Desktop virtualization minimizes the amount of software on the desktop, it centralizes and reduces desktop management, and it reduces application interaction problems. The architecture of these systems can vary depending on the number of users supported, whether remote clients are supported, and whether multiple operating systems are supported. In a virtual desktop architecture, VMs can be customized, giving the end user more control than with published applications. They can also integrate with Active Directory and provide provisioning assistance.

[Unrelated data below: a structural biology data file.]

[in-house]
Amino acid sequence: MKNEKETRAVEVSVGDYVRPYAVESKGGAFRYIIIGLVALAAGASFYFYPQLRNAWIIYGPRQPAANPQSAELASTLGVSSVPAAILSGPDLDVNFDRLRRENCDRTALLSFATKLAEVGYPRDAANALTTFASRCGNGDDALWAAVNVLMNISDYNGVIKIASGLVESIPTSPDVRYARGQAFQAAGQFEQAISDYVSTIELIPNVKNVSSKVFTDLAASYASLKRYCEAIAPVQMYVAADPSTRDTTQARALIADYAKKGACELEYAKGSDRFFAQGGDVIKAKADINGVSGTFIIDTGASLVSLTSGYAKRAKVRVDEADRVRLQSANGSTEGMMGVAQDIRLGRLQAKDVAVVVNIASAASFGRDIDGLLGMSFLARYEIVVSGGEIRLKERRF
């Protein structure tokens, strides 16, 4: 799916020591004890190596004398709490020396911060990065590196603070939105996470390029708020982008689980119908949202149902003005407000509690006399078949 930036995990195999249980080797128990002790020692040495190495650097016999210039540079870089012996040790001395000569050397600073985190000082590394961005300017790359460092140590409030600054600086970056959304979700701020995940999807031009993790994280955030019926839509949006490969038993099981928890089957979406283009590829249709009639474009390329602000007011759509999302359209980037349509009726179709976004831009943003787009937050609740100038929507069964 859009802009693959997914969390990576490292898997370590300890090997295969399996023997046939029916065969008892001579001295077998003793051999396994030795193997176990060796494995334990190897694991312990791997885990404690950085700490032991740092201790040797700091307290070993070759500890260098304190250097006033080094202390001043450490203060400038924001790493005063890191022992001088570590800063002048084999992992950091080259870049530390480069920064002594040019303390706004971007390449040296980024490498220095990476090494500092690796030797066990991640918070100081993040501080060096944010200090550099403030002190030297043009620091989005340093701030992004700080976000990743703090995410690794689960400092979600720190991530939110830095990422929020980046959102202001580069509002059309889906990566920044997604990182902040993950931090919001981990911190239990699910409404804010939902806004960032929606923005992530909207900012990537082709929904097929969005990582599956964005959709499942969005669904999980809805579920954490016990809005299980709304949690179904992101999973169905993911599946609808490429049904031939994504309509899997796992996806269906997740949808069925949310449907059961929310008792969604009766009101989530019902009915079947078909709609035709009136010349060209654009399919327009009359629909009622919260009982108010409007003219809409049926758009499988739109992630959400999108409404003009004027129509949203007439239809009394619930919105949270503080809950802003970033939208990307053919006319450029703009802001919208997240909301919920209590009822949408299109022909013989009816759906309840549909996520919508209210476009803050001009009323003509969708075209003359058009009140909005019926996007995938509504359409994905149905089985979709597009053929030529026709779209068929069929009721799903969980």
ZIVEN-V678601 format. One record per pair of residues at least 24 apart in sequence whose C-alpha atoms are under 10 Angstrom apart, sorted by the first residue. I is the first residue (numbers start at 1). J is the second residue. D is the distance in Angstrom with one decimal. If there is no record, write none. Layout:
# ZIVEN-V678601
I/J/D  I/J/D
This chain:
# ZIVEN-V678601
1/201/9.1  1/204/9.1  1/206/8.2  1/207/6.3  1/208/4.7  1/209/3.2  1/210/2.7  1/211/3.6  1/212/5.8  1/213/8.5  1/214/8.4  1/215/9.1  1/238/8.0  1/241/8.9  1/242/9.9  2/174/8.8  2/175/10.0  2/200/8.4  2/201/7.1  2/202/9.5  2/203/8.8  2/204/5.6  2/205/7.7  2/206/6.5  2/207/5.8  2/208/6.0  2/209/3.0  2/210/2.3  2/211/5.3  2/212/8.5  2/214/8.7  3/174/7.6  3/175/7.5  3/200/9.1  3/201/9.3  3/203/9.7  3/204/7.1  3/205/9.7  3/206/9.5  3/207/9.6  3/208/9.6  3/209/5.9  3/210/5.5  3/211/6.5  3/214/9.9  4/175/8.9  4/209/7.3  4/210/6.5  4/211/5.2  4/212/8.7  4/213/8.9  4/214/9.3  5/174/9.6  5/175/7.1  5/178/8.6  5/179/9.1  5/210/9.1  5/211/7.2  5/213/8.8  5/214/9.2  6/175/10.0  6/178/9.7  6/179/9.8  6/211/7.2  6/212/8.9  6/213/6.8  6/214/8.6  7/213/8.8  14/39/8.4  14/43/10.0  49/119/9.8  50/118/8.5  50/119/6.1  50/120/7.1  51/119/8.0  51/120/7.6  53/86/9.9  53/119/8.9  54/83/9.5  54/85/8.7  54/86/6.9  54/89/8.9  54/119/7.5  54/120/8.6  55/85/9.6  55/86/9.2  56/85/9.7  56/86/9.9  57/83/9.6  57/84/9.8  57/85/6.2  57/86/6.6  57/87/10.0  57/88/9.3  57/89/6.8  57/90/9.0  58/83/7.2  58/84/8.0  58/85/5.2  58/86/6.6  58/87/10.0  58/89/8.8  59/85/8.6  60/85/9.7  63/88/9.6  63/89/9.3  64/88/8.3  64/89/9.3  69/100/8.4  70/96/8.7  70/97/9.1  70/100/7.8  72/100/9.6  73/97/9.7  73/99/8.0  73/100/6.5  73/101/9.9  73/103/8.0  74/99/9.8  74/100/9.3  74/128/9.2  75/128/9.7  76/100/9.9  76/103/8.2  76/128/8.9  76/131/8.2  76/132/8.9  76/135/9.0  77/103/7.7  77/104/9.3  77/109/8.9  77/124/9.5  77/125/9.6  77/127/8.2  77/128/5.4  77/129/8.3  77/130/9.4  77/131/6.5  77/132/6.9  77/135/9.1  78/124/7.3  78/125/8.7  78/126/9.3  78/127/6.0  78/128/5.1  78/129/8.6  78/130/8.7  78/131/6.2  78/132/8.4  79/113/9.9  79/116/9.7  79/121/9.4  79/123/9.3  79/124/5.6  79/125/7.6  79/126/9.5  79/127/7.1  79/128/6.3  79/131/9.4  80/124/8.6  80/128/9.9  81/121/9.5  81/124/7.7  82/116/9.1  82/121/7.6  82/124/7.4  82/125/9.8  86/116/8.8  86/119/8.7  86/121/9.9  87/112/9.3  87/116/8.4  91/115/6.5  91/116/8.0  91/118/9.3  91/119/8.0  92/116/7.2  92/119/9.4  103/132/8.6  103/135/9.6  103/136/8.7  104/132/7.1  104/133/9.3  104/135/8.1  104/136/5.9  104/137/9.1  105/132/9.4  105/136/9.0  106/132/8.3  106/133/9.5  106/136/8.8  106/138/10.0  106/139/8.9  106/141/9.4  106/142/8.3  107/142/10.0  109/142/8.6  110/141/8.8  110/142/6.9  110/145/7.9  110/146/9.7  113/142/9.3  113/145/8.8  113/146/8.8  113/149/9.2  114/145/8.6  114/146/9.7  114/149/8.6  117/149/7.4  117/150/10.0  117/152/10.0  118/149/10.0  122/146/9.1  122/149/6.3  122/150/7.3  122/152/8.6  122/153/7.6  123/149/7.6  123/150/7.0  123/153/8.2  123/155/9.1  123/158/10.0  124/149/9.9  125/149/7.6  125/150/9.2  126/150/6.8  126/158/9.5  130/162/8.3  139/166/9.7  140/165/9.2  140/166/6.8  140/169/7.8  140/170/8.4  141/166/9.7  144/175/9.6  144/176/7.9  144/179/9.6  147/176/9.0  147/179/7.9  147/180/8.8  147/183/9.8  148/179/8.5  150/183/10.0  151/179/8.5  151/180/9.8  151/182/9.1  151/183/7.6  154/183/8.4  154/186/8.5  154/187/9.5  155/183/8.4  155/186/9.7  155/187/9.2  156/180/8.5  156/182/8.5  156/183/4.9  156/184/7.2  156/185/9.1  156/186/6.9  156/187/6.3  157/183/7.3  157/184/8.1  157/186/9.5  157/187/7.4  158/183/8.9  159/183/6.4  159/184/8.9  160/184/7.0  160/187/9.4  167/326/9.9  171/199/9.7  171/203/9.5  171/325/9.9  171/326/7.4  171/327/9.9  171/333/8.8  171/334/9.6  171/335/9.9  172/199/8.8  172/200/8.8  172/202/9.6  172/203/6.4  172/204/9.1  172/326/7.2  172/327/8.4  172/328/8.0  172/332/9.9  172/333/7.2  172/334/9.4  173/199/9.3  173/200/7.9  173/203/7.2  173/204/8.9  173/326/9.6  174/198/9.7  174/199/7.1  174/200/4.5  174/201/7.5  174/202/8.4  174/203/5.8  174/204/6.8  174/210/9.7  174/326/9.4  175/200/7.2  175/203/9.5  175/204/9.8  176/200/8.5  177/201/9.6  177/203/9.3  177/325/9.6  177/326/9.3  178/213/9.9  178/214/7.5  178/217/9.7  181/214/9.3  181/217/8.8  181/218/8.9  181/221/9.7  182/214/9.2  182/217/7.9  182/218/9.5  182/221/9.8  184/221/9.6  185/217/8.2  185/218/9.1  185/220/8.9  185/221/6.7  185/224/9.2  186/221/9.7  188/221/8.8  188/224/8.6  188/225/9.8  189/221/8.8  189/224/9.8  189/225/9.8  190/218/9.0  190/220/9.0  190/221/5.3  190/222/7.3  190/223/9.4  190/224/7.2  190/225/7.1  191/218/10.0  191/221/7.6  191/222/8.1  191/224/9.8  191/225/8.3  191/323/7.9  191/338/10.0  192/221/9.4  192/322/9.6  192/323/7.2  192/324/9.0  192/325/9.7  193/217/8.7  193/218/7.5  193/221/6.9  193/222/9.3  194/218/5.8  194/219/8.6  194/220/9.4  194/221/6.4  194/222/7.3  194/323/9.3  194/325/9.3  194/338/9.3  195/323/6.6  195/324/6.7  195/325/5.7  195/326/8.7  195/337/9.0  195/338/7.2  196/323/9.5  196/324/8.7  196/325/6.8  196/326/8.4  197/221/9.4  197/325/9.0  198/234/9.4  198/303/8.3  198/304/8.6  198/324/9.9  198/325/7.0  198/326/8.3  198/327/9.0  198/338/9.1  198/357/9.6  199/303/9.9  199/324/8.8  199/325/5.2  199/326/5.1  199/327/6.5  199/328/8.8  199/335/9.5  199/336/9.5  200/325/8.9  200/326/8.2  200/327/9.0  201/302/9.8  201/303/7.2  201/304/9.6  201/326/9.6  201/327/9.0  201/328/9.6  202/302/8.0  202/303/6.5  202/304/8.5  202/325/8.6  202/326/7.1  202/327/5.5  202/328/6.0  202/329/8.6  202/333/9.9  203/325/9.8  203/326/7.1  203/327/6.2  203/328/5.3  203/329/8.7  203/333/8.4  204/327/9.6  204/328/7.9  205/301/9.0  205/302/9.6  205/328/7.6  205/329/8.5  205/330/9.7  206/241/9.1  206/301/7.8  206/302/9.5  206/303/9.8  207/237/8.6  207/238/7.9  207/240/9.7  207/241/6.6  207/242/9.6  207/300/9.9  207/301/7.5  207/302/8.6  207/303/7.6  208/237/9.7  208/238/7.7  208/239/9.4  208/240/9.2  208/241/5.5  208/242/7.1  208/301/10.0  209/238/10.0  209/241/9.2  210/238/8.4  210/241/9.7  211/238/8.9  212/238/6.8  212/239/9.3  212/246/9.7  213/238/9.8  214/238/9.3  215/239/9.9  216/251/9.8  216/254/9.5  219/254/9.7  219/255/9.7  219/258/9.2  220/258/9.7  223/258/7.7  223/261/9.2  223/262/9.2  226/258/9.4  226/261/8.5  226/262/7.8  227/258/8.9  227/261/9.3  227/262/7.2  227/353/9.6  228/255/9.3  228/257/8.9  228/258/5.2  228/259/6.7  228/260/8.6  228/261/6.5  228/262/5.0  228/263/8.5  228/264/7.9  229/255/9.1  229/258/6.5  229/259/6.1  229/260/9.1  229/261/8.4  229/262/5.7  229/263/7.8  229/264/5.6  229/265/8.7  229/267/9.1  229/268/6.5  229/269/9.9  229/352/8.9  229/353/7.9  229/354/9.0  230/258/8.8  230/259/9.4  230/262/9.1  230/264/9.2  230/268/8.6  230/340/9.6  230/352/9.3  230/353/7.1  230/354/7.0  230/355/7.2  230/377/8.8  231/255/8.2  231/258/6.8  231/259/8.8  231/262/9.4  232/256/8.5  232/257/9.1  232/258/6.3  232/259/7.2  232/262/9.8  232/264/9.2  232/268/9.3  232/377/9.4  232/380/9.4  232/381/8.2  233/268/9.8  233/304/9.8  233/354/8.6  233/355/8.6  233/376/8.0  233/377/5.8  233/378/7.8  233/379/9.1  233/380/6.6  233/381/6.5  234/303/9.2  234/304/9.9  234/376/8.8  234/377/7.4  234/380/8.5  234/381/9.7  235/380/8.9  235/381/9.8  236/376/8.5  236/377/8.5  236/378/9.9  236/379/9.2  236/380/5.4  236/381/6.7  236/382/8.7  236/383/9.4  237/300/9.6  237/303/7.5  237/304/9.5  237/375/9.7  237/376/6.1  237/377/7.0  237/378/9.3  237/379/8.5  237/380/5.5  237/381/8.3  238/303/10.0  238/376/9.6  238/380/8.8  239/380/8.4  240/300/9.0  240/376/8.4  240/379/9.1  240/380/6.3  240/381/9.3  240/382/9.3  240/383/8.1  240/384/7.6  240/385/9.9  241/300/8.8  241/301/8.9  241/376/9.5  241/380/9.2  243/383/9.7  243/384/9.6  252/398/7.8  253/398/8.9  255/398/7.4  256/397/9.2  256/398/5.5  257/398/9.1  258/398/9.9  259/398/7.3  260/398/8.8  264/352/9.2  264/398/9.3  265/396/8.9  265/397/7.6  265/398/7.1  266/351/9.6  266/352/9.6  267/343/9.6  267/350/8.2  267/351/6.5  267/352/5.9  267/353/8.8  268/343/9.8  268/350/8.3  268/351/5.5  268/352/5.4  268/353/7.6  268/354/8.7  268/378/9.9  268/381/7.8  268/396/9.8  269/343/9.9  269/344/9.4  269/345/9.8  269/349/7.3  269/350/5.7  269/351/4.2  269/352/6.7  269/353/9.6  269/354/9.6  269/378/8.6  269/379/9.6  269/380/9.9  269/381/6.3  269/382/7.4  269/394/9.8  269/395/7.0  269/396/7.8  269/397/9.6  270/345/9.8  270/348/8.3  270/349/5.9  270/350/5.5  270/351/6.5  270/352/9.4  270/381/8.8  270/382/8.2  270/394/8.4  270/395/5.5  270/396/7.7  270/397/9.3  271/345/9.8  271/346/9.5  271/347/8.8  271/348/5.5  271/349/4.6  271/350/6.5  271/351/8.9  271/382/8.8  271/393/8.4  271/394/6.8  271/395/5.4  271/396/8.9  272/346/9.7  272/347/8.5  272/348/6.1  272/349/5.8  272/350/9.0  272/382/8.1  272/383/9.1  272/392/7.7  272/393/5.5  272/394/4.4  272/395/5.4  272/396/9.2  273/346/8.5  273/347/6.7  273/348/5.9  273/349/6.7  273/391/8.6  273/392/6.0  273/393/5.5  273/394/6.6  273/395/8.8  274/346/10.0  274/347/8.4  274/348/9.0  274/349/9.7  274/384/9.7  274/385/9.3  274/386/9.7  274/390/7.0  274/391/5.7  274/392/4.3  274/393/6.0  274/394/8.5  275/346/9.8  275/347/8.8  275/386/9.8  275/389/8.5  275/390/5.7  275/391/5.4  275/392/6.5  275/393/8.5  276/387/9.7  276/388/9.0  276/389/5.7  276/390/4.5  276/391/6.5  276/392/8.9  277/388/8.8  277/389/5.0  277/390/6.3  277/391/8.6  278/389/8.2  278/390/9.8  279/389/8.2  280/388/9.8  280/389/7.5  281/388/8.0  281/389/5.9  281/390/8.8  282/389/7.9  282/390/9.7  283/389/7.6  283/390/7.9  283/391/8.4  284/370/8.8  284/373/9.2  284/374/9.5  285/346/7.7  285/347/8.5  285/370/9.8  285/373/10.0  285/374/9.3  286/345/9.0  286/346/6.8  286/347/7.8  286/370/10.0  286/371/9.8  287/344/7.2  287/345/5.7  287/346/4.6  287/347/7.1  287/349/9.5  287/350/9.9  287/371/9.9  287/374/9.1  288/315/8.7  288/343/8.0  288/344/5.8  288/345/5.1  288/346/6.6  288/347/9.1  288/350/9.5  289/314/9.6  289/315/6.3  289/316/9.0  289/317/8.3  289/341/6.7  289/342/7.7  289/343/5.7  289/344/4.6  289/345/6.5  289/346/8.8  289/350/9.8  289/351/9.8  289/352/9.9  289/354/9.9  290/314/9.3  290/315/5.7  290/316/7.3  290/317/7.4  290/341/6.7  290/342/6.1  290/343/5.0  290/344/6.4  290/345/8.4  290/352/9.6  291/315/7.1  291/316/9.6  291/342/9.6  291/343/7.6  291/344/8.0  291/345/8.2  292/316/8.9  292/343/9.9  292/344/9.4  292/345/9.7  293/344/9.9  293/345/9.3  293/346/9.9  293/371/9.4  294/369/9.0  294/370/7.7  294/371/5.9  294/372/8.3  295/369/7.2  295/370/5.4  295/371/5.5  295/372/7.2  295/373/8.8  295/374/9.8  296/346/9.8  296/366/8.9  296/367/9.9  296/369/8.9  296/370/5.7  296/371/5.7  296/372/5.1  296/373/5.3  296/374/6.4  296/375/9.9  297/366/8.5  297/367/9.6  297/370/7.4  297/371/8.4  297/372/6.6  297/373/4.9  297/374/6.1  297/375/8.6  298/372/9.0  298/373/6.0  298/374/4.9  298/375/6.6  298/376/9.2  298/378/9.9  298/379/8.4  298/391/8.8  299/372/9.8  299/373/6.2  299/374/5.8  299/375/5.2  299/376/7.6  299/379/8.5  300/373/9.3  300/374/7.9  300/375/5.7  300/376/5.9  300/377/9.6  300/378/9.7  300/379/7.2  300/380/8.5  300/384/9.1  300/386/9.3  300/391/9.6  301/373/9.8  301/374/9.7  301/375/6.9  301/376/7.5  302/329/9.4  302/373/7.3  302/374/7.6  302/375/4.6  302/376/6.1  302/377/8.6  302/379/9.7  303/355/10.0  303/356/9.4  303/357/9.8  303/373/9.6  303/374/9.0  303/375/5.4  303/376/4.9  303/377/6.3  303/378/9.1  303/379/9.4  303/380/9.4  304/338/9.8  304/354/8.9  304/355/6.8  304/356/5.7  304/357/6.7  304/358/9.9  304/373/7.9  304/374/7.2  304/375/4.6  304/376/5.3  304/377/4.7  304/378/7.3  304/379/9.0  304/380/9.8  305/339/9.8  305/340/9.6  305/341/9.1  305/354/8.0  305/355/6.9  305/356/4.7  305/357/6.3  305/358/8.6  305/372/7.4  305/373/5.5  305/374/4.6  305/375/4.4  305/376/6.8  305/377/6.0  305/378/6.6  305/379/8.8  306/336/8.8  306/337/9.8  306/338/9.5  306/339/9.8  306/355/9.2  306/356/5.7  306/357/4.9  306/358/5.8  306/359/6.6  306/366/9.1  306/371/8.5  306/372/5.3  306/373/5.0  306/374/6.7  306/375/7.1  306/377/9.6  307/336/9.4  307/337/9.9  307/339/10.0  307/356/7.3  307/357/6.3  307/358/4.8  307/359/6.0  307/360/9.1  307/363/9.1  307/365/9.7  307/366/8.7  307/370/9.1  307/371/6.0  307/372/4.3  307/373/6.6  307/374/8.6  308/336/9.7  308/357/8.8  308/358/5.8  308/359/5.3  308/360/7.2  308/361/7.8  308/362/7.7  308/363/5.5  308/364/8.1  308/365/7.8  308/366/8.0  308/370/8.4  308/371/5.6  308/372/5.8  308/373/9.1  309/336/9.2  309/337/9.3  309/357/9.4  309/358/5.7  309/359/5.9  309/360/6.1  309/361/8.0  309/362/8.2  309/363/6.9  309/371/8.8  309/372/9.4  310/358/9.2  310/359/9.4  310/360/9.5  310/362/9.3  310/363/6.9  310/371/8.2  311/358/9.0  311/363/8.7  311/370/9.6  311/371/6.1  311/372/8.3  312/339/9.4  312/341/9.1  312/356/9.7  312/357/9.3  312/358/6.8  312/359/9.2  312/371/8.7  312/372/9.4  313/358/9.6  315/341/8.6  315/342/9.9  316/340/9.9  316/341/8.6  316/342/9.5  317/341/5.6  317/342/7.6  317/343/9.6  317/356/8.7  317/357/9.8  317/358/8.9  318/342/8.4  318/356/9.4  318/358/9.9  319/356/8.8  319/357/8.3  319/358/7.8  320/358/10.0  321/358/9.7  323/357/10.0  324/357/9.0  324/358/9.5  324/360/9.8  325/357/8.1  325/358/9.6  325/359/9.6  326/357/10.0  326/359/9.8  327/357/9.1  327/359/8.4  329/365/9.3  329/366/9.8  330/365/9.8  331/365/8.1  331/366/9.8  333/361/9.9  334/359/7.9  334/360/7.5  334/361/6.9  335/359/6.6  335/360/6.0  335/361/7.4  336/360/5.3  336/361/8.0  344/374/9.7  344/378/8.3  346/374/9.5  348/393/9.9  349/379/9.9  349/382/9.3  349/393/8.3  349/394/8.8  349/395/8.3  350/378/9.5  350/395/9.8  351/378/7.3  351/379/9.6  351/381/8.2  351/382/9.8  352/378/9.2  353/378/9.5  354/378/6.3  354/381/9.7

There are many financial, operational, and service-oriented motivators that are driving the growth of every type of virtualization technology. Increased utilization of resources to drive higher ROI is chief among these. In the very near future, virtualization technology will become ubiquitious and management will be the key issue. The goal is the virtualization of all resources into a virtualized infrastructure that enables agile, dynamic IT. Various systems can be virtualized, including servers, applications, and desktops. And there are many options for using virtualization in the data center for storage, which allows you to make changes without disrupting applications and to manage the storage pool from a central point.